1a.Objectives (from AD-416)
Better understanding of the environmental and host factors that influence antibiotic resistance gene transfer and utilize this information to formulate more sustainable ways of using antibiotics in agriculture.
1b.Approach (from AD-416)
A green fluorescent protein-tagged derivative of an IncA/C plasmid, developed by the ARS PI, will be utilized to assess the in vivo host range of this plasmid family. This tool will also used to quantitatively assess the effect of antibacterial treatment on the maintenance and spread of this family of plasmids within the fish gut and within fish culture systems. Bacteria which have acquired this plasmid will be identified by virtue of the GFP tag and identified to species by 16S rDNA analysis.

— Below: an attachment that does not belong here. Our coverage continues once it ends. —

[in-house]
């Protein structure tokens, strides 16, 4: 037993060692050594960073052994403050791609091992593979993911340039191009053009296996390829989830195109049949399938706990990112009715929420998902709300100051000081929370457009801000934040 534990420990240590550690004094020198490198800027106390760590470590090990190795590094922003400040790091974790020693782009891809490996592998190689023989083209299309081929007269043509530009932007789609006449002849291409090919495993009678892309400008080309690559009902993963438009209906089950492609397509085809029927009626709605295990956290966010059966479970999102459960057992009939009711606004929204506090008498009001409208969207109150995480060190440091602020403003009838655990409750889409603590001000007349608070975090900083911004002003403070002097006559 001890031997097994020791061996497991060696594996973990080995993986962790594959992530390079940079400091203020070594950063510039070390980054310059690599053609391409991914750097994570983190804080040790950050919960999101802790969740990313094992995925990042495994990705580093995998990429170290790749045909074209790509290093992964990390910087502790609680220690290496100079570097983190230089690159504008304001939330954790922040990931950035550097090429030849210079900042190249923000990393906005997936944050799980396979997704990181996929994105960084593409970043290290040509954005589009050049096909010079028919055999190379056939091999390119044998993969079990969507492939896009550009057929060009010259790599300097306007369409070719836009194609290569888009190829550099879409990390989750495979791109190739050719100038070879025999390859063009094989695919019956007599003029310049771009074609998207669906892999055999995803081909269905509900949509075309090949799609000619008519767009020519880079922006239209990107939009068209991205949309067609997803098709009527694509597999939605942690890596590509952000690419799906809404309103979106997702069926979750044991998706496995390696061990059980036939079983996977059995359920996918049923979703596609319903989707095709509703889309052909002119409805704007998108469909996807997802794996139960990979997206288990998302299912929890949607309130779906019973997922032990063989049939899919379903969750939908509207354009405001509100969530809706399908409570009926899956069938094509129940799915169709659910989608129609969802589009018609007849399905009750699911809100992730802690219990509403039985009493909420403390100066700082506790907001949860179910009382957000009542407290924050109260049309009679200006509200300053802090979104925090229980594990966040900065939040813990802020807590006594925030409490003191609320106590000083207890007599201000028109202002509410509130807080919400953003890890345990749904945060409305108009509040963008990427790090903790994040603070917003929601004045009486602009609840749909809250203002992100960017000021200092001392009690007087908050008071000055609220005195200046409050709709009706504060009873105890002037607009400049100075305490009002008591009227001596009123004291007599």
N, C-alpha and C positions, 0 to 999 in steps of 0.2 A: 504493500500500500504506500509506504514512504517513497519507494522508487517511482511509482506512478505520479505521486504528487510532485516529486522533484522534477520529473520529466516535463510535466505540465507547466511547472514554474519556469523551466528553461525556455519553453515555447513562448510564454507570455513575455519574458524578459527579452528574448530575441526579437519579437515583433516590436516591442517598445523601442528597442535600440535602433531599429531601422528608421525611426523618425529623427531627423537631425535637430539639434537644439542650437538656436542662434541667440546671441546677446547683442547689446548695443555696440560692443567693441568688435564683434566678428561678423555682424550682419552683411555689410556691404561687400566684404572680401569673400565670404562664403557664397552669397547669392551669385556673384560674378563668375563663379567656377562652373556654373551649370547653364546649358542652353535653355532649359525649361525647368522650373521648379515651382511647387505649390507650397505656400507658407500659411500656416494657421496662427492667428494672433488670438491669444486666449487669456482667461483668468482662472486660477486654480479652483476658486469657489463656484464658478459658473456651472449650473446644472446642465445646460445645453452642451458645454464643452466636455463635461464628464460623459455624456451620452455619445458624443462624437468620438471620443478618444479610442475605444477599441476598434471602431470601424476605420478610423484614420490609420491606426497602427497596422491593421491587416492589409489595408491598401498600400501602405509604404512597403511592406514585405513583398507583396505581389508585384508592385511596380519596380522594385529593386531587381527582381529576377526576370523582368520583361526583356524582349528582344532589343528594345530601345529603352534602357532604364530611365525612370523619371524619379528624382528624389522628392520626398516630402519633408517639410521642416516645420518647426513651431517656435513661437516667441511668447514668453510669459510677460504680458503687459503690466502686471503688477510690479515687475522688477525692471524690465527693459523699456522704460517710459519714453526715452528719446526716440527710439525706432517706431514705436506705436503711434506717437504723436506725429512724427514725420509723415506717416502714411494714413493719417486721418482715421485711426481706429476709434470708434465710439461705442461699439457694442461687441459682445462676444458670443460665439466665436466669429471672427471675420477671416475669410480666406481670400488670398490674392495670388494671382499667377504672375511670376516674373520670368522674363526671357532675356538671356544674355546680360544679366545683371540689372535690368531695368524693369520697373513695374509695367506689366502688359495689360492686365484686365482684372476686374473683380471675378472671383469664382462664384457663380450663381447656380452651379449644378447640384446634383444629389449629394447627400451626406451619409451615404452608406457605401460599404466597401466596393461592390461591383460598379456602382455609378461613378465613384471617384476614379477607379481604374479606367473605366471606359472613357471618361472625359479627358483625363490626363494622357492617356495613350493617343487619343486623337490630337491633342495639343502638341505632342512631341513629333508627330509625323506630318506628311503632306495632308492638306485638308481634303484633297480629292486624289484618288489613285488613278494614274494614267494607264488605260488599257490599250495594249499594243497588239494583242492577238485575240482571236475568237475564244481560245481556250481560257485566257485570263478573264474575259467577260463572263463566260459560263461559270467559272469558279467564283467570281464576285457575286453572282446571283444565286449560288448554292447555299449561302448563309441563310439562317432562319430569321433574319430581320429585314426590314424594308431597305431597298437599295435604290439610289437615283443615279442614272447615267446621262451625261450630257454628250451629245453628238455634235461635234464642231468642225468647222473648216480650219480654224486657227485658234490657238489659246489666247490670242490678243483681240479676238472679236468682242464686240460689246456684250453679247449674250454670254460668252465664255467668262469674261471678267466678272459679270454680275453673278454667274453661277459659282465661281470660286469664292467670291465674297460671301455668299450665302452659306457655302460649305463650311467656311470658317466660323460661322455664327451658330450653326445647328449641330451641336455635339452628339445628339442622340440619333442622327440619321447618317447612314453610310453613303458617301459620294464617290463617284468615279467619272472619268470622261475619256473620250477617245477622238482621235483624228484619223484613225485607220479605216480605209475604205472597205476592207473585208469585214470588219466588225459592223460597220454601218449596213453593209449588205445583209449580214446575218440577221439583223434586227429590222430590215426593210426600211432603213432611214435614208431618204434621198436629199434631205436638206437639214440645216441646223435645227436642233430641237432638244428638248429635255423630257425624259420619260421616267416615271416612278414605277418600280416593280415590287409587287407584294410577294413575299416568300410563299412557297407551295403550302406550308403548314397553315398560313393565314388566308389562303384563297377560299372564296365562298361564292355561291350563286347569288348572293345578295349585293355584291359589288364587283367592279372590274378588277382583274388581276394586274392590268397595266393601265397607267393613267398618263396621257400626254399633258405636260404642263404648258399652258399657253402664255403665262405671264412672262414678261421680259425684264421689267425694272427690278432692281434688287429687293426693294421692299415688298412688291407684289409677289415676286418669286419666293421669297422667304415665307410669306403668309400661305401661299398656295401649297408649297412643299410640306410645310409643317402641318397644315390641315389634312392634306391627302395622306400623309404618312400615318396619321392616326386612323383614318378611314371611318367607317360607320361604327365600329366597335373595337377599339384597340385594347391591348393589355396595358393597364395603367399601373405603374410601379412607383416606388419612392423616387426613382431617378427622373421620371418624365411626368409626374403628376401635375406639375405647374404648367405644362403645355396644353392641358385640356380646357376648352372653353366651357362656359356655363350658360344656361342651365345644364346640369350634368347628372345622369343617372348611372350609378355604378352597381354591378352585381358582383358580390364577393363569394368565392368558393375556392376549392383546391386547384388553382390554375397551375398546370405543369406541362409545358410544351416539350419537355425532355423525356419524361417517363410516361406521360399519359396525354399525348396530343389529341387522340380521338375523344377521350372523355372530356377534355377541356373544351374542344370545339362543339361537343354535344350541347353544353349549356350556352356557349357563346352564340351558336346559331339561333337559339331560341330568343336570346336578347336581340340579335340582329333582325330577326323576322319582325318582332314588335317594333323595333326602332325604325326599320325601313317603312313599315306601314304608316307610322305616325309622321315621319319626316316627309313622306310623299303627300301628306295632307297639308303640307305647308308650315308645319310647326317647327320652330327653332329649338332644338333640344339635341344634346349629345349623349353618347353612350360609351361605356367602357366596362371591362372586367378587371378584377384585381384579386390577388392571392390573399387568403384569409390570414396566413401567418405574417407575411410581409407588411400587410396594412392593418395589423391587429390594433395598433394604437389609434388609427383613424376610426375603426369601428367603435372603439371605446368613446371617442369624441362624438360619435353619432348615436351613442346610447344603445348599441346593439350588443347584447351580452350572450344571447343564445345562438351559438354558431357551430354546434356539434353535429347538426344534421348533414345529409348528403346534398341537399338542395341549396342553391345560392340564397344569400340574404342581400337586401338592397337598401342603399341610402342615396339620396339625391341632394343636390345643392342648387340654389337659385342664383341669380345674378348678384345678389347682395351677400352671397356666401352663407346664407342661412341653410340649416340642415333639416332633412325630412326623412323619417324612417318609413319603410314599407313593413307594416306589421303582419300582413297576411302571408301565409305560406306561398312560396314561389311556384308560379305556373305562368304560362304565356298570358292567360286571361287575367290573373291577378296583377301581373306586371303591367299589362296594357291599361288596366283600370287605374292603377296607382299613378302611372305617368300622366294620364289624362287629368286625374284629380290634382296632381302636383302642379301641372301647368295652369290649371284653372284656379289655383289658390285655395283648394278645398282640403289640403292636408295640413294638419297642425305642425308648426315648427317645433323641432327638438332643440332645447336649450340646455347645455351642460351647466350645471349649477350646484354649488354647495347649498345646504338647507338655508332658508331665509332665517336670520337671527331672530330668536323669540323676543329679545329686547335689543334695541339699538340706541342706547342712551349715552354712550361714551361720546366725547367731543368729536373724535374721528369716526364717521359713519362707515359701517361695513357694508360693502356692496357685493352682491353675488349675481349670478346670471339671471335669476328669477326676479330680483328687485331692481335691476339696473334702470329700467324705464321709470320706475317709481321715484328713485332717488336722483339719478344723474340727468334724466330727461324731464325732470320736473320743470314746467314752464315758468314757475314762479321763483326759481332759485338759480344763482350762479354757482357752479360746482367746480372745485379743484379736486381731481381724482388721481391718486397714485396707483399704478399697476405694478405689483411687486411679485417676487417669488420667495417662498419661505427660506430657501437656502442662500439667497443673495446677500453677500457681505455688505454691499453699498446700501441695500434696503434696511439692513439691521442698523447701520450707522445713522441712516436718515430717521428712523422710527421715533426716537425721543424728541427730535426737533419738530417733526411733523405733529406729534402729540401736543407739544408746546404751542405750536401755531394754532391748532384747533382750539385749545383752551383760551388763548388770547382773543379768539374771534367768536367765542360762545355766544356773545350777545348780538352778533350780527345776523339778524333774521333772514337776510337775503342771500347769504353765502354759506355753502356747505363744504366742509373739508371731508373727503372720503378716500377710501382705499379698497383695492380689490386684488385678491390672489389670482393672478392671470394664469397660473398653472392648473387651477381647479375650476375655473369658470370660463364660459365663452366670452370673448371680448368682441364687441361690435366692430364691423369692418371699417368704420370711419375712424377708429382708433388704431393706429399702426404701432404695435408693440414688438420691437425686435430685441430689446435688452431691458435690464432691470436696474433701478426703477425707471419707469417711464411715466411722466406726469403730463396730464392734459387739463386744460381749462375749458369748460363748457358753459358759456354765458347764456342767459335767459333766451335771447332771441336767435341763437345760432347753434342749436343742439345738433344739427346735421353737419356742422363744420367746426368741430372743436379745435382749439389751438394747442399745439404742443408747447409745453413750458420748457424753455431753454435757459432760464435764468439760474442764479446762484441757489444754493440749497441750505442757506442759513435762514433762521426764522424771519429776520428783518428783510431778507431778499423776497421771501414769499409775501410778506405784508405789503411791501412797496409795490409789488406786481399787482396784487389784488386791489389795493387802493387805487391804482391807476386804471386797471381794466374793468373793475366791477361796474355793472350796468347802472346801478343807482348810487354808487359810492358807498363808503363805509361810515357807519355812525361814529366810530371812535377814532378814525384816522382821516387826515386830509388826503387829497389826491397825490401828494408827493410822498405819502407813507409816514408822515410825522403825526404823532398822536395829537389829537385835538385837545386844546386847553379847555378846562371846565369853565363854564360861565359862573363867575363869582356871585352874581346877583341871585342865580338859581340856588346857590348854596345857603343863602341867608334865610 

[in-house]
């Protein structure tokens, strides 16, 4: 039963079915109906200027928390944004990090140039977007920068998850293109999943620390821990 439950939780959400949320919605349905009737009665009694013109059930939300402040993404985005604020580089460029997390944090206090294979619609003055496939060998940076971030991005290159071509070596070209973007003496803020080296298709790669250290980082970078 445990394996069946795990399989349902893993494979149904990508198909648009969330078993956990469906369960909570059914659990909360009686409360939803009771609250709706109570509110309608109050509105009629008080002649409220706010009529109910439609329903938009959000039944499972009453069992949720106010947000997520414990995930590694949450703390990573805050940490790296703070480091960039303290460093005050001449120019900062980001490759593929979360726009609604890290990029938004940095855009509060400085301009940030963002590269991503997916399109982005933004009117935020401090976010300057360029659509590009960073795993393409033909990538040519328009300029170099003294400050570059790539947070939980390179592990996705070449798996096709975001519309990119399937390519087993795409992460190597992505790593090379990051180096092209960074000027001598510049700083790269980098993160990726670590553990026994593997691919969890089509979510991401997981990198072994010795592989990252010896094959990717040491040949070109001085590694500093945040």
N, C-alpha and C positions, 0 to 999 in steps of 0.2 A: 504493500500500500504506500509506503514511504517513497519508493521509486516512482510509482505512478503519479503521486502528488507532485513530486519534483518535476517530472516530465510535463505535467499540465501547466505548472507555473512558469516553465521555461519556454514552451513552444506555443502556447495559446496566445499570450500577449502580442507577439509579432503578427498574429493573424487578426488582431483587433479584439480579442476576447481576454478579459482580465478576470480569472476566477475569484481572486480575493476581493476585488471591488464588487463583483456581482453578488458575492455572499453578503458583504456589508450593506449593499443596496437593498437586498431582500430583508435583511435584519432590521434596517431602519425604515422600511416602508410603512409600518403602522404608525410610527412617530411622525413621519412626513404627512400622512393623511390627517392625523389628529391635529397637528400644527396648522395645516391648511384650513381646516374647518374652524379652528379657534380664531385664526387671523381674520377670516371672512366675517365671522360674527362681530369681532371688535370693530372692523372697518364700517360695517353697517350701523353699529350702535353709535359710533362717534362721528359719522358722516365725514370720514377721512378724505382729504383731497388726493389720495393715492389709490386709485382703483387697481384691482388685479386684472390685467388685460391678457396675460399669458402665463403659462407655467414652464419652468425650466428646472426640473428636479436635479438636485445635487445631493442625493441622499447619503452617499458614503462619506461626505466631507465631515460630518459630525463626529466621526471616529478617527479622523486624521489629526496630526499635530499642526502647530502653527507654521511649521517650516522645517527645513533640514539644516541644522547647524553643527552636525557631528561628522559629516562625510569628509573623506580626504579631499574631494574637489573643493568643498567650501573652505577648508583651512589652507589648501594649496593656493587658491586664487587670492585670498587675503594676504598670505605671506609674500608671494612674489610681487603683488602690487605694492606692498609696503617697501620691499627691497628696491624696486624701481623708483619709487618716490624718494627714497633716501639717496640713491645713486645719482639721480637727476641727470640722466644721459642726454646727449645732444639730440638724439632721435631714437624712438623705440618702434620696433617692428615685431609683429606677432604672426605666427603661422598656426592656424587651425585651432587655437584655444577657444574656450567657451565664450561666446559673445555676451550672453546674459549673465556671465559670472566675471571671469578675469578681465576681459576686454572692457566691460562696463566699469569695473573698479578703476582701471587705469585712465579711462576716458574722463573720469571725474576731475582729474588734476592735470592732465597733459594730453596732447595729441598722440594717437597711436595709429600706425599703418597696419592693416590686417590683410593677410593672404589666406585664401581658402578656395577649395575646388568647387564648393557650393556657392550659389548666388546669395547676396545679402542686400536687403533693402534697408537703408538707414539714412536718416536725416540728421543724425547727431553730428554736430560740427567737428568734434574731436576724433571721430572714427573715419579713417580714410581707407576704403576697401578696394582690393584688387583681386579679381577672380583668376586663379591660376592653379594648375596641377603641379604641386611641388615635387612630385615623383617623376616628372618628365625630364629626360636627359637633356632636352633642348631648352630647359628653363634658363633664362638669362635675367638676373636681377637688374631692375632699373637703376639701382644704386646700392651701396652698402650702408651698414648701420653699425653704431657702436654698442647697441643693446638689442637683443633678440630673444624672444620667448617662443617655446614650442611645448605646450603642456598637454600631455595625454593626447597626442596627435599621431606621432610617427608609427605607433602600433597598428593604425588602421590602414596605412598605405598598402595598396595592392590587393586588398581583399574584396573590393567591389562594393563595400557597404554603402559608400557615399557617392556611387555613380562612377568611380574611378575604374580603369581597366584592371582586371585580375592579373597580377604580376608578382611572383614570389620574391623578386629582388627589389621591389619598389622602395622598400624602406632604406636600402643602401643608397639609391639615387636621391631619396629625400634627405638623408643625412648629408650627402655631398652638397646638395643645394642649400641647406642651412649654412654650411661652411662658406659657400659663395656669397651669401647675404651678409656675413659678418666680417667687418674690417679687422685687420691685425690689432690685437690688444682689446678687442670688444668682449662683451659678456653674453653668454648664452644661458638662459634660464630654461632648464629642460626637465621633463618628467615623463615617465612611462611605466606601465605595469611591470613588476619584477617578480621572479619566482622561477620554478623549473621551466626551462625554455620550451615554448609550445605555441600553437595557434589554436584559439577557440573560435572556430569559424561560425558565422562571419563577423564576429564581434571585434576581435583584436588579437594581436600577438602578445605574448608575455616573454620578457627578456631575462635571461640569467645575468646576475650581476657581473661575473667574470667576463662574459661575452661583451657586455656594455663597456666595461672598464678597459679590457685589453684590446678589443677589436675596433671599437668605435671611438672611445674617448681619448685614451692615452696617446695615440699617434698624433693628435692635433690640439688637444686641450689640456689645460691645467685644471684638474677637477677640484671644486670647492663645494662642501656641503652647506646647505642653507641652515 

This project involves collaborative research planned for 2011-2012. Preliminary experiments performed this year have verified that the green fluorescent protein-tagged IncA/C plasmid derivative constructed for this project has retained its capability for self-mobilization and has retained expression of its antimicrobial resistance profile. Methods for the visual detection of bacterial strains containing the plasmid have also been developed. The ADODR has also stayed in contact with the cooperator for planning of the upcoming effort. This has involved discussions of the research approach and review of the visiting student’s progress in 2011 as well as planning for the students travel and stay while in the US.
Progress is monitored through email and conference calls.